Australian Rules football was also a big part of Ponting's sporting life; during winter he played junior football for North Launceston and until he was 14, it could have become a possible sporting option, before he broke the humerus in his right arm playing for North Launceston Under–17s. Ponting's arm was so badly damaged that it had to be pinned. Told to endure a 14-week lay-off, he never played competitive football again. He later wrote: "At one stage I was concerned that the arm injury might also stop me from playing cricket but they [the doctors] did a pretty good job on pinning the bones—and it hasn't bothered me since."
In 1986, Ponting said: "I'd love to play for Australia [...] I look up to David Boon because he's from here [Launceston]." During Tasmanian Sheffield Shield matches at the Northern Tasmanian Cricket Association Ground (NTCA Ground), Ponting served as a scoreboard assistant, thereby surrounding himself with first-class and international cricketers. After leaving school at the end of year 10 as a 16-year-old in 1990, he began work as a groundsman at Scotch Oakburn College, a private school in Launceston. In 1991, the Northern Tasmanian Cricket Association sponsored Ponting so that he could attend a fortnight's training at the Australian Institute of Sport's Cricket Academy in Adelaide. The two weeks turned into a full two-year scholarship as he was acclaimed to be the best 17-year-old batsman Academy coach Rod Marsh had ever seen.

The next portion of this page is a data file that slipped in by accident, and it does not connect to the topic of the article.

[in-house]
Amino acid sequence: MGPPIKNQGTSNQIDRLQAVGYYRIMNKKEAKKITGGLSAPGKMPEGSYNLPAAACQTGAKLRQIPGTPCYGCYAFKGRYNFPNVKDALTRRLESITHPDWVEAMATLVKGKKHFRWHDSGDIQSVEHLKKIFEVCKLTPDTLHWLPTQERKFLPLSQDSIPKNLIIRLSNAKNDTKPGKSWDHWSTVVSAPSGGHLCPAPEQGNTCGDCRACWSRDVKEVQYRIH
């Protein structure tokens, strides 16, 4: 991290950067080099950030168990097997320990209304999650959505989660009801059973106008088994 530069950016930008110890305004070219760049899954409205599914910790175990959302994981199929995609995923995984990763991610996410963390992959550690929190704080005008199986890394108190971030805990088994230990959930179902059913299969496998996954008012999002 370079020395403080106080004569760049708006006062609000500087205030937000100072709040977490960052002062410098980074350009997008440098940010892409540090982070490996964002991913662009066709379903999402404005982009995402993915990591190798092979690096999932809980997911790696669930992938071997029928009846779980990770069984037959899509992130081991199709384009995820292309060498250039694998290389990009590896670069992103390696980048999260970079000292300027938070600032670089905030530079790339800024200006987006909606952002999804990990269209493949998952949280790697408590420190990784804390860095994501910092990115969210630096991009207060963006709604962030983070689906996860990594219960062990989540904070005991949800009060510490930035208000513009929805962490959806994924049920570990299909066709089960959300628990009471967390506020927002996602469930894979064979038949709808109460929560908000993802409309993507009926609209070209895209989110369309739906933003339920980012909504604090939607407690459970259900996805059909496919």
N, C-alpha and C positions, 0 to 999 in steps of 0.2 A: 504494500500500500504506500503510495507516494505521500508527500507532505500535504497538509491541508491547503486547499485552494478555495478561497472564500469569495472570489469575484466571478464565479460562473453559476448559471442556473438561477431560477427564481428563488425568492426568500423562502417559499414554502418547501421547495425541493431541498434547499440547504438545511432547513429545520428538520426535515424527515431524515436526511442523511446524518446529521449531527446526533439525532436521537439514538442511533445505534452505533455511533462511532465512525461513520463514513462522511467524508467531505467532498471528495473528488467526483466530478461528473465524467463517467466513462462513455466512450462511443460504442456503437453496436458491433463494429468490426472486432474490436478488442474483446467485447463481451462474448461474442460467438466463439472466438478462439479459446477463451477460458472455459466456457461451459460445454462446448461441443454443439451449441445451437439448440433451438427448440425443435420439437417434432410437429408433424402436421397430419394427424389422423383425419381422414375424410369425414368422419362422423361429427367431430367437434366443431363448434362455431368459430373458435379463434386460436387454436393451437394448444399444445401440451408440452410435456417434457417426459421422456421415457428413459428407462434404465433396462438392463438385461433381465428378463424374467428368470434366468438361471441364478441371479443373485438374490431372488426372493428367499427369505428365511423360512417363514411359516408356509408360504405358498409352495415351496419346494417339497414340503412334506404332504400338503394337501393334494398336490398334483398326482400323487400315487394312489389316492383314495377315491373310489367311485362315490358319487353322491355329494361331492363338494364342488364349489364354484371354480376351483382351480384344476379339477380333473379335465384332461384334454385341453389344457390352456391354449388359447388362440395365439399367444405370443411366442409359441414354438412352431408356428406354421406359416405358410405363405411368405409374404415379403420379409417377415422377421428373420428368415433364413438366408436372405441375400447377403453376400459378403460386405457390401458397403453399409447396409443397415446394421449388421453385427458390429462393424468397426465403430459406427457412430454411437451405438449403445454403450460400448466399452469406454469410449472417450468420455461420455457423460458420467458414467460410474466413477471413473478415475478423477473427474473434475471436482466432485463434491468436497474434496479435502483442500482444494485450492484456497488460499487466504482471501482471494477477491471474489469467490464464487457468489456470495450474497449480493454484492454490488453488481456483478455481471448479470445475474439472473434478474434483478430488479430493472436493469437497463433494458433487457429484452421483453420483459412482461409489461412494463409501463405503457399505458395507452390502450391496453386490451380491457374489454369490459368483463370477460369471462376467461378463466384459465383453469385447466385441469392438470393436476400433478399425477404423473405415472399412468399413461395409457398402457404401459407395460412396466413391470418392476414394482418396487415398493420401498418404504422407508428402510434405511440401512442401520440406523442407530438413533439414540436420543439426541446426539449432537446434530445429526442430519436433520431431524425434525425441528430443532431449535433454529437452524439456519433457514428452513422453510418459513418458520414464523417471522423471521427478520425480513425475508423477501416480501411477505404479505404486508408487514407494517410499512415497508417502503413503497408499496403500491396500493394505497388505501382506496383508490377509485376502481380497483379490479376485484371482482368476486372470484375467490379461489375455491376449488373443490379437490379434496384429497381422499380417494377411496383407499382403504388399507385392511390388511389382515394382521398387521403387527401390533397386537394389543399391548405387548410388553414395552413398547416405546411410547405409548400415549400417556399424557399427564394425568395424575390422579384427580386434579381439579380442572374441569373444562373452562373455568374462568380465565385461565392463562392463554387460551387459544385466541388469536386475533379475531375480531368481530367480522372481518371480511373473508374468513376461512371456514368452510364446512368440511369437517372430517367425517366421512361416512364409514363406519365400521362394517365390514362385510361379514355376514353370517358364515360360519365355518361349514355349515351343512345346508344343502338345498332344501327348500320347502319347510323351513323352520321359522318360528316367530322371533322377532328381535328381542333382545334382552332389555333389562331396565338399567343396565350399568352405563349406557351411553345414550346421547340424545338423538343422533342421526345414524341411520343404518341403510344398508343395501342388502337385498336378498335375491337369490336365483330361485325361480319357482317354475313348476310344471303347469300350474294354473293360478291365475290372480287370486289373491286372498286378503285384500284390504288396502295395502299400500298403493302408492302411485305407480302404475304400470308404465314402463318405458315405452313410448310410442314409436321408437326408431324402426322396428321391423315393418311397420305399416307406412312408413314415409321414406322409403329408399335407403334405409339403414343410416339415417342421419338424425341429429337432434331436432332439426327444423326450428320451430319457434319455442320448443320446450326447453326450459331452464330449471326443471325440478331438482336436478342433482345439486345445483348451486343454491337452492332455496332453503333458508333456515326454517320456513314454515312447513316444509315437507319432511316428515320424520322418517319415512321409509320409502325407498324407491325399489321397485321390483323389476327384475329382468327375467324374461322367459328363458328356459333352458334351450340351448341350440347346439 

Playing five games for Tasmania in the 1992 Under–19 tournament in Perth, Ponting scored 350 runs, earning him selection in the 13-man national Under–19 development squad for the upcoming tour of South Africa—the first Australian cricket team to make an official tour to the country since Bill Lawry's team in 1970; South Africa were banned from international sport soon after because of their government's policy of apartheid, and were not readmitted until the 1990s. Under the captaincy of Adam Gilchrist, the Australians played four one-day and four three-day games, winning five and drawing three. Ponting scored 430 runs at an average of 45.67. Later recalling the excitement of the experience, Ponting wrote:
It dawned on me when I was being fitted for my traveling uniform that I was about to represent my country. When that hit home it was a very proud moment in my life. Even though it was not a real representative tour it felt like it to me [...] It wasn't until we all gathered at the airport that I got the real rush of excitement because there I was, this sixteen year-old kid about to take off and play cricket in a strange country, and from what we had been told it would be in conditions like we had never experienced before. We were all excited with the prospect of taking on the South Africans and we had been told about the wickets being bouncy and fast, similar to the WACA strip in Perth.
Early Australian domestic career